However, reapplying isn’t always the best option for every business. Businesses must wait at least 90 days* until they can reapply for an SBA loan which just isn’t viable for businesses that need capital sooner than that. Some applications may also be declined for criteria a business can’t change such as their industry or their years in operation.
Businesses that do wish to reapply can try to improve their chances for an approval in a few ways. Usually, the most effective thing they can do is improve the main criteria that disqualified them initially; however, strengthening other qualifiers alongside that is always a safe bet.
*Starting the day your rejection letter was sent, not the day it arrived.
An applicant’s personal and/or business credit scores are usually the most impactful factor in a lender’s underwriting process. Lenders will typically set a minimum score for both scores (~ 620 for personal scores and ~140 for business scores), but many will want to see numbers above their minimum.
Improving your credit scores in 90 days can seem challenging, but as long as you pay your bills on time, pay off debts, and use a low amount of the credit available to you, you can easily increase your scores by several points.
Offering valuable collateral is a great way to improve your chances for an approval as it lowers the lender’s risk. For example, some lenders will allow applicants to offer collateral to minimize a down payment. Collateral can also be useful for applicants with challenged credit scores or limited credit history.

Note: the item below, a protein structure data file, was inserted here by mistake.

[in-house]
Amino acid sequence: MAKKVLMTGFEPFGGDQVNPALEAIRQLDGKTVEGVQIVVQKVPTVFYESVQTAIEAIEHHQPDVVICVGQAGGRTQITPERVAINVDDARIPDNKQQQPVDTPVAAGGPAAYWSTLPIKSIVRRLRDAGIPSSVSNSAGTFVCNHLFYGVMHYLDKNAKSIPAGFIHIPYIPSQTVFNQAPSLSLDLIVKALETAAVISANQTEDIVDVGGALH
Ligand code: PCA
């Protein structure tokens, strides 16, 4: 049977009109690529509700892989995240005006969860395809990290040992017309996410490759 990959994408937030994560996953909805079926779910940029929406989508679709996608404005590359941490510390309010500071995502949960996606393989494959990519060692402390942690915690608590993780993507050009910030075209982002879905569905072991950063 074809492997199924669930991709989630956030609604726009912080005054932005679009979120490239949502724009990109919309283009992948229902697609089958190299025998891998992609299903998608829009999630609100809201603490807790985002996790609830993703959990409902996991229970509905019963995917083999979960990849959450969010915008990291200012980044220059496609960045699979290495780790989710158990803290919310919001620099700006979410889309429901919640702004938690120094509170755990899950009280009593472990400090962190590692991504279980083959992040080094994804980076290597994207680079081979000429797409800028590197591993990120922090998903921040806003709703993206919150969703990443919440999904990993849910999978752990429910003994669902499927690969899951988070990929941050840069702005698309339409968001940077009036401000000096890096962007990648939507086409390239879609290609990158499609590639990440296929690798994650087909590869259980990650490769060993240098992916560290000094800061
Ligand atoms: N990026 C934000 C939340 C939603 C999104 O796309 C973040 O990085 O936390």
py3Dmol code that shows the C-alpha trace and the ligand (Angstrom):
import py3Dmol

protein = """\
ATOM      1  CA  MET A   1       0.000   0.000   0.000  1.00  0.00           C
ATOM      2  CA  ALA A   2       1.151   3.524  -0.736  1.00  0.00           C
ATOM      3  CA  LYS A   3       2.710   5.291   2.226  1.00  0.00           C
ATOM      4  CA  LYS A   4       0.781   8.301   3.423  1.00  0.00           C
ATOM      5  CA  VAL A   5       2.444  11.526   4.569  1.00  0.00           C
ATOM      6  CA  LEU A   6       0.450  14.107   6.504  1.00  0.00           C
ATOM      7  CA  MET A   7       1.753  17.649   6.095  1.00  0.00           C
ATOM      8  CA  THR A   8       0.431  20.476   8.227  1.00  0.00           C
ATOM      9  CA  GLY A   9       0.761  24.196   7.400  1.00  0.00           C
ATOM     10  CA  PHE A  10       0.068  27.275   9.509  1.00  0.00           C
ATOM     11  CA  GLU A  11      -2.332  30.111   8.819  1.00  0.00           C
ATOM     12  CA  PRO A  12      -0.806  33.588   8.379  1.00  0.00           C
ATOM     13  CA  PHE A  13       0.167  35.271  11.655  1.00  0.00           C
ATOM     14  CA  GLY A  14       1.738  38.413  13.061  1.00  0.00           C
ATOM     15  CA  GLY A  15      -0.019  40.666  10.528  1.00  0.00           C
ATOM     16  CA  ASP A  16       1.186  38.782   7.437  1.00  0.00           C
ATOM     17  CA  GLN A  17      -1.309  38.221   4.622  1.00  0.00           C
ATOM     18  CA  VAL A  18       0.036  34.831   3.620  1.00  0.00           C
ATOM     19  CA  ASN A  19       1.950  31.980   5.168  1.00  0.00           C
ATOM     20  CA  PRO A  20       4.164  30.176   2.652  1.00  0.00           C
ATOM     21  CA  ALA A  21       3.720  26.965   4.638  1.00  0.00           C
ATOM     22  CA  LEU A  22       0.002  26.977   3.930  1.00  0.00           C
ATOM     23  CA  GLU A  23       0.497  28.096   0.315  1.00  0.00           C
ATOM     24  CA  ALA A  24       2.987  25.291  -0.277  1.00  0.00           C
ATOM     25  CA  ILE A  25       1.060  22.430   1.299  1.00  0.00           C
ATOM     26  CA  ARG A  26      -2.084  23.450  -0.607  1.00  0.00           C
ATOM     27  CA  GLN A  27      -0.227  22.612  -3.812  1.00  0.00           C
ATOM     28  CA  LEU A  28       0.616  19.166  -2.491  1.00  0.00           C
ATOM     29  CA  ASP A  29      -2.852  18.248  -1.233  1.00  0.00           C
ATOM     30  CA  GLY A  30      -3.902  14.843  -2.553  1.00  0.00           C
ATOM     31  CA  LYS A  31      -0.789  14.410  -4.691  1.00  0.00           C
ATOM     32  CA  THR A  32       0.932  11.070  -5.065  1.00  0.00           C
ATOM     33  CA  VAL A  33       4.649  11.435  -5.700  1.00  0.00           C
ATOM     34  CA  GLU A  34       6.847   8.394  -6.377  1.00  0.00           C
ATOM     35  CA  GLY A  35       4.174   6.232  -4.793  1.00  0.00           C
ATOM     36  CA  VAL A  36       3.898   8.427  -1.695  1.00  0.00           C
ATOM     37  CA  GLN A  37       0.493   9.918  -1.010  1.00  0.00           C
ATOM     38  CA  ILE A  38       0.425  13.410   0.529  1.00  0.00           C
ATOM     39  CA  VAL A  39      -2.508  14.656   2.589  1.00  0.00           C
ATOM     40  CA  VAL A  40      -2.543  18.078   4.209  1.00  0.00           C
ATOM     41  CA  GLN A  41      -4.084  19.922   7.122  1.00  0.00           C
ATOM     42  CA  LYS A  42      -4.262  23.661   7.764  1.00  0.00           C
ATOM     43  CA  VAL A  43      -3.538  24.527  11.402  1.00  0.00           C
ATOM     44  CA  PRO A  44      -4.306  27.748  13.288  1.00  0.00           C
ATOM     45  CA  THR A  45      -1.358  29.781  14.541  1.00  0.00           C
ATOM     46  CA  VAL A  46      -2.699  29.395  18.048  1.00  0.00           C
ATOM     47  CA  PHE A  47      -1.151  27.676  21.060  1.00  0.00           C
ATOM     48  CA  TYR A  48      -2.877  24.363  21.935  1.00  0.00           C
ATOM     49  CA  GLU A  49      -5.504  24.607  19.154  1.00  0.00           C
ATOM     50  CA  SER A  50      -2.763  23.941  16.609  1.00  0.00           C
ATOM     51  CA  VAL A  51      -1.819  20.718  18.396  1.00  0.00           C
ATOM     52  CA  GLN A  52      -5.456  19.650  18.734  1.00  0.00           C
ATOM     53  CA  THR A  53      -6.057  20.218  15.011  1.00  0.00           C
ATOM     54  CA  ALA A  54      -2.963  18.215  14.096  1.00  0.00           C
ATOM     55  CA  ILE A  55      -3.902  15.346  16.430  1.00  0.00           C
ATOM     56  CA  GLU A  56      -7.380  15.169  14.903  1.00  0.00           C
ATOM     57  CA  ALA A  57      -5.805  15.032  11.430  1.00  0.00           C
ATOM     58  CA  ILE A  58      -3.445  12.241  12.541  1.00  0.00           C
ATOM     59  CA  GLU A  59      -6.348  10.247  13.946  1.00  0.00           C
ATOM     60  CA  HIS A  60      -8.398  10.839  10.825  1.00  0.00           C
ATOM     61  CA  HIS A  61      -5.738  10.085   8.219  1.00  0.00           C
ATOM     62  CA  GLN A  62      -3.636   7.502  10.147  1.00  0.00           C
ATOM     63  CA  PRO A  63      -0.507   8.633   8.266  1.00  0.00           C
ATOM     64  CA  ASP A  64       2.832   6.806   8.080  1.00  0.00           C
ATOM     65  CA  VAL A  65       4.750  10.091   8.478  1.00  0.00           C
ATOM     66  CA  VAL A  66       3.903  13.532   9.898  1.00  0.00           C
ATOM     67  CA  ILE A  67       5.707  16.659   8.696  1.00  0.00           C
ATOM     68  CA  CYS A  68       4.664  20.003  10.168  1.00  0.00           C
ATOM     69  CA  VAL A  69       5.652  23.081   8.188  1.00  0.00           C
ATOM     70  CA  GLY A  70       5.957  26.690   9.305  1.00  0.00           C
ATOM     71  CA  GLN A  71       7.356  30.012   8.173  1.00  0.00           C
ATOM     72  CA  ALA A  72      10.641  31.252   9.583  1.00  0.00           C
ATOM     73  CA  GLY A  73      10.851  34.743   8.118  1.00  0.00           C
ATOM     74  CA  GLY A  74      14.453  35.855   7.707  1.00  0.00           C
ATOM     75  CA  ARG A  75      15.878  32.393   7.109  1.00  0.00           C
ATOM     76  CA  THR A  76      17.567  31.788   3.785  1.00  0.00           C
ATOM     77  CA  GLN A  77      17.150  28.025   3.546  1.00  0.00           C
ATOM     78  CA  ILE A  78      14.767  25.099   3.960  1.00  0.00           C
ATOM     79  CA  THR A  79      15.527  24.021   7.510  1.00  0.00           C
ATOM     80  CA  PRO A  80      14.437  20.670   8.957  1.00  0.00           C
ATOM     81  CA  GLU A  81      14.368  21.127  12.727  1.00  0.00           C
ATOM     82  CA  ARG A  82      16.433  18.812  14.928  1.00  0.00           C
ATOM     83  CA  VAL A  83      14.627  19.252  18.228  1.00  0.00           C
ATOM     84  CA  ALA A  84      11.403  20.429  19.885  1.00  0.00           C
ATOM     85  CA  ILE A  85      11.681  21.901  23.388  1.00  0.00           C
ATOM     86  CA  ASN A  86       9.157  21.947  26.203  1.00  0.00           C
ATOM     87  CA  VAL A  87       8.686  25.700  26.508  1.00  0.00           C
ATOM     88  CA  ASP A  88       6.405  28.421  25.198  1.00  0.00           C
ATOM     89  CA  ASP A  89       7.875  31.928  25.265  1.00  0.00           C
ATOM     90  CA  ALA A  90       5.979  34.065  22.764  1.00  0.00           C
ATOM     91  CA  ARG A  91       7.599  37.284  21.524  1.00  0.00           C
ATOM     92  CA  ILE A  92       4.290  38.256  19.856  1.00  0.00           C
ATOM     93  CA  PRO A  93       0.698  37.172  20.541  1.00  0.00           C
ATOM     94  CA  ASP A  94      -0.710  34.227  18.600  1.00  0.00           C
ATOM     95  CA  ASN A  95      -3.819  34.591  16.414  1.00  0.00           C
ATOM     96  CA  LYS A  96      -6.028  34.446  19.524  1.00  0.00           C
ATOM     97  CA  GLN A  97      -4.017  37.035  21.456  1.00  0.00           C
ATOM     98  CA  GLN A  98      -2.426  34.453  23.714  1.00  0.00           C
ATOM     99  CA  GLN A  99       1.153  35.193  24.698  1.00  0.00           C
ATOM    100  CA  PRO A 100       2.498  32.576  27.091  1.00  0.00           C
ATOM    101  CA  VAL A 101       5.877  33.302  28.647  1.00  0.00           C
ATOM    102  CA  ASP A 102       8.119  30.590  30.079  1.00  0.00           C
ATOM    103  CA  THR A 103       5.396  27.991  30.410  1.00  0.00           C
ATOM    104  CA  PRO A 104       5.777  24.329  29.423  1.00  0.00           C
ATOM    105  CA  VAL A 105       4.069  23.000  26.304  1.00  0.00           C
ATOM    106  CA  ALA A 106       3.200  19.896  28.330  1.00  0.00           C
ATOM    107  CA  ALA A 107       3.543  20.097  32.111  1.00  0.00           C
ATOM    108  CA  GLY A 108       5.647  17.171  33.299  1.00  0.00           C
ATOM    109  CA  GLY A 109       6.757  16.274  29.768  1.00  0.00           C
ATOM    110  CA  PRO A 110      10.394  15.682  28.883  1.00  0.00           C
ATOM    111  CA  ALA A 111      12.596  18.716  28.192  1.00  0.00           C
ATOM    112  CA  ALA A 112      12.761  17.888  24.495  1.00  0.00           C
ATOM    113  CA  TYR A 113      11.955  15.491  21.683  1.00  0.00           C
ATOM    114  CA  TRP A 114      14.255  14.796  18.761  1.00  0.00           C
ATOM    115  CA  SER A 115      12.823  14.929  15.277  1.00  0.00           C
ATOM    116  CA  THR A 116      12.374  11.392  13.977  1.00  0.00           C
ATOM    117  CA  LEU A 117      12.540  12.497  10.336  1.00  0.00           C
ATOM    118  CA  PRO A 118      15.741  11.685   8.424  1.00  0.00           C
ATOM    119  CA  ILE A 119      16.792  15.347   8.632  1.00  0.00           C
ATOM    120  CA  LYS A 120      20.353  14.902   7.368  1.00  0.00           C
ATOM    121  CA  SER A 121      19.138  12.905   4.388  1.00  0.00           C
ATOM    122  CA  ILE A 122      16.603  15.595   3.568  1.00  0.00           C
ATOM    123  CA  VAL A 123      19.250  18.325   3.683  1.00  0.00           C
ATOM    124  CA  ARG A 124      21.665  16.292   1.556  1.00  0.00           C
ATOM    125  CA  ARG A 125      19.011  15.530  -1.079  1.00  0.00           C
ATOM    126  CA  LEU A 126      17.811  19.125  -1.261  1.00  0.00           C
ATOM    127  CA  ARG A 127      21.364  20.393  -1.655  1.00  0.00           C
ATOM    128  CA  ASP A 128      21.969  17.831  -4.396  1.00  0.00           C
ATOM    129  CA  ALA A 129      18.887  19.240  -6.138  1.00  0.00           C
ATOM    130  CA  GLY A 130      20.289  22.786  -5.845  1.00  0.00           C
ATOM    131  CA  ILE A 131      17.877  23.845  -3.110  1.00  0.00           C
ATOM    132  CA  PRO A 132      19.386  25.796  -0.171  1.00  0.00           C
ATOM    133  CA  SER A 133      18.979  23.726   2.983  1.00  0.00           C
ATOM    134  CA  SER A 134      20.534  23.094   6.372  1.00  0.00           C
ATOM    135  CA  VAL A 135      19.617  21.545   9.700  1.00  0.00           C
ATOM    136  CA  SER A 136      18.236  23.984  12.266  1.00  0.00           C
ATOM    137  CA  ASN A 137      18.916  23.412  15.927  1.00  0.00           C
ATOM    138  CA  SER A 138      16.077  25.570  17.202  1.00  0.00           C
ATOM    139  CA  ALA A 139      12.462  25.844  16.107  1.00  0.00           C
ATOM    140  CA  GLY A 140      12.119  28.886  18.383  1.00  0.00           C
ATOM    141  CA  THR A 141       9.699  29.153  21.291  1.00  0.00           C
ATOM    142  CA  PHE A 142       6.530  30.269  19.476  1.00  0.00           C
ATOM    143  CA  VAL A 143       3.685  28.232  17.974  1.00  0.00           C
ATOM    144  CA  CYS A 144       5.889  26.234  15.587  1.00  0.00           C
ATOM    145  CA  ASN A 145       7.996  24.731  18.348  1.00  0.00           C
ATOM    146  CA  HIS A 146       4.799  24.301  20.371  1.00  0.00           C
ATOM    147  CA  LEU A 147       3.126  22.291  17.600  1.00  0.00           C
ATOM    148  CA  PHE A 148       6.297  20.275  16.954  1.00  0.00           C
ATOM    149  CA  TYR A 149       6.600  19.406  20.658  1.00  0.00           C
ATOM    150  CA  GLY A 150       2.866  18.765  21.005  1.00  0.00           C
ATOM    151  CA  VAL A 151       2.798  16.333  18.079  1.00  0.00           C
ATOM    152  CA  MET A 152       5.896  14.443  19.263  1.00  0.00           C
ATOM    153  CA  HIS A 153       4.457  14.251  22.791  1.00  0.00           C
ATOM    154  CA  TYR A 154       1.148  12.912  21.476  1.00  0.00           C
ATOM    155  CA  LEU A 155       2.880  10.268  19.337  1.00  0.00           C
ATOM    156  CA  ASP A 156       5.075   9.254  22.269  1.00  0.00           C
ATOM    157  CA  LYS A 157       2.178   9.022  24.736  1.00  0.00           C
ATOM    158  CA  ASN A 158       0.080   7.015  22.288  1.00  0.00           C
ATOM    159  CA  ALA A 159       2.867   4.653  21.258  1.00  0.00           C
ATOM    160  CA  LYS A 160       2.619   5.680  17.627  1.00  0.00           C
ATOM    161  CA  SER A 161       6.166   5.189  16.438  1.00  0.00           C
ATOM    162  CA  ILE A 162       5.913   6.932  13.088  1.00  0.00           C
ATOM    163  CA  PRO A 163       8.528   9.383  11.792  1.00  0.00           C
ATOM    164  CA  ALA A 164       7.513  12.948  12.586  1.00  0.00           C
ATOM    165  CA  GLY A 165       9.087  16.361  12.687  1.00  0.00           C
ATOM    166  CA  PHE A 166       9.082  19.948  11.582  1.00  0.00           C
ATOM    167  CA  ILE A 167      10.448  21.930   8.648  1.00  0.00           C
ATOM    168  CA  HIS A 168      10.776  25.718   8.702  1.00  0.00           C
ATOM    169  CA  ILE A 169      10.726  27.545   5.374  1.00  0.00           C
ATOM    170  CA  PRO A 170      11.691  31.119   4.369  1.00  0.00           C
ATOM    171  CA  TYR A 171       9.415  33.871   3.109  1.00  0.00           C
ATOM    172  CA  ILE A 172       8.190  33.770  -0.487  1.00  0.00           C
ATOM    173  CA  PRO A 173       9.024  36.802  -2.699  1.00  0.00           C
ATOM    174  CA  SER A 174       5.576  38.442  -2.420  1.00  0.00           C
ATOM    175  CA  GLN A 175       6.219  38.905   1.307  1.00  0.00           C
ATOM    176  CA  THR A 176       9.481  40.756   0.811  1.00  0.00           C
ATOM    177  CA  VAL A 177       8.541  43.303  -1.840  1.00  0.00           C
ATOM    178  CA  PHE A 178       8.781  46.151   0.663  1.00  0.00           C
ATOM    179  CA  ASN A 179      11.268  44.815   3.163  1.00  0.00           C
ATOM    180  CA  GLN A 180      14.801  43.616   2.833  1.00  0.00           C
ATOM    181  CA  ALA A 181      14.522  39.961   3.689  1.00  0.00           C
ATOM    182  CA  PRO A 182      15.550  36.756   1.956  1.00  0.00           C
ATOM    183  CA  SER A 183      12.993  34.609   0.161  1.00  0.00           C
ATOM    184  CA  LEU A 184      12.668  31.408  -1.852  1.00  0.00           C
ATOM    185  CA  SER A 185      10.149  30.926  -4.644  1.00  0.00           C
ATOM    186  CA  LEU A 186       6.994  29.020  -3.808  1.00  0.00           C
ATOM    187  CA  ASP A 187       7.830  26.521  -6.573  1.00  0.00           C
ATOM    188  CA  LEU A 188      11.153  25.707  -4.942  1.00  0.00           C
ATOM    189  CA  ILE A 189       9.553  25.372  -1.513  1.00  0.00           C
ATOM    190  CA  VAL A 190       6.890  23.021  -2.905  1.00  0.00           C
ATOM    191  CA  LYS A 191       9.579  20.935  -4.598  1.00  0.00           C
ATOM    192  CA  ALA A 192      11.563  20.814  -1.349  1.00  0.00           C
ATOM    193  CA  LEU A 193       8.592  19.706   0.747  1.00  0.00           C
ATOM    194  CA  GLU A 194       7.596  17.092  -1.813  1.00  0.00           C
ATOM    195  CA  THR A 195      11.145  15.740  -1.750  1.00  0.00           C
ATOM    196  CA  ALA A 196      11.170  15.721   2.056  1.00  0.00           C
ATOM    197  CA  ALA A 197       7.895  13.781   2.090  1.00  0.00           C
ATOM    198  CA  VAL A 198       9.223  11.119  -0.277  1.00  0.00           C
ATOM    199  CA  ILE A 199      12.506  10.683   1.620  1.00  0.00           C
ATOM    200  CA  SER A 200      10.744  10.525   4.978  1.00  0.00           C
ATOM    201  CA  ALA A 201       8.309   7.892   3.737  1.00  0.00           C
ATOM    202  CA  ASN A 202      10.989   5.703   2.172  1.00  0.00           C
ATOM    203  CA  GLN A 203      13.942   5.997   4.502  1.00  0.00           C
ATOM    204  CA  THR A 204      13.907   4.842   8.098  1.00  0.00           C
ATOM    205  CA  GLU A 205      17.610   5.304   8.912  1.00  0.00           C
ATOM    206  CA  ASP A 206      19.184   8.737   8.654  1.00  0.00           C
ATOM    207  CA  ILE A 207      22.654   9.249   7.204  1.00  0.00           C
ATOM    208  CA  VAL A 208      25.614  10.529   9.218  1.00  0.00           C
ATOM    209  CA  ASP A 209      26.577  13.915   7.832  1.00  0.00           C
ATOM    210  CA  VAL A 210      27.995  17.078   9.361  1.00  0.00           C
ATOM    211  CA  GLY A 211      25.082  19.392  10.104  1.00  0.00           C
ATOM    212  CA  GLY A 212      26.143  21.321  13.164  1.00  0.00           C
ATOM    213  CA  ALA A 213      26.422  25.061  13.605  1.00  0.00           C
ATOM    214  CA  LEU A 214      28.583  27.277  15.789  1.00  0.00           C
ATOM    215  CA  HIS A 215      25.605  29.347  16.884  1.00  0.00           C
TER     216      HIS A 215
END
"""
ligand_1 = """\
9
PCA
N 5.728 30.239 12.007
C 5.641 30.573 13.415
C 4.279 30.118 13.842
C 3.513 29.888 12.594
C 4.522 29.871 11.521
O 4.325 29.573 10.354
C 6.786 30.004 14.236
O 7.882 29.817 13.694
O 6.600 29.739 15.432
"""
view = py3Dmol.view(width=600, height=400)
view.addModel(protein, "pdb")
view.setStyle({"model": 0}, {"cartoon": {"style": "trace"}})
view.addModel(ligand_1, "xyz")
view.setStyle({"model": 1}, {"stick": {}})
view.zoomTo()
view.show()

Assets such as commercial real estate, inventory, and equipment are some of the most common assets offered as collateral.
While lenders will examine your credit score to ensure you have a history of making payments on time, they’ll also want to look at your current financials to ensure that you can make future payments. This usually includes looking at your business’ revenue, debt, and profits.
Just like with improving your credit score, one of the most effective ways you can improve your business’ capital is by paying off existing debt. Outside of that, finding ways to cut expenses and raise revenue – even if it’s just by a little – will go a long way.
Lenders examine your capacity for the same reason they examine your capital: to make sure you can pay off your loan. However, lenders assess your business’ capacity through a less objective lens than they would your capital.
Having a strong business plan that details your business goals and management in-depth will help a lender assess your potential growth. This is especially useful for new businesses that don’t have a long financial history or high profits.
Consider Other Options.
As mentioned above, reapplying may not always be the best choice for some businesses. Thankfully, there are many lenders that cover a wide range of business loans that can provide the funds your business needs.
For example, if you need funds to cover new business expenses such as new equipment, you may be better off applying for an equipment financing loan or lease. These typically have lower requirements and flexible rates, terms, and payments.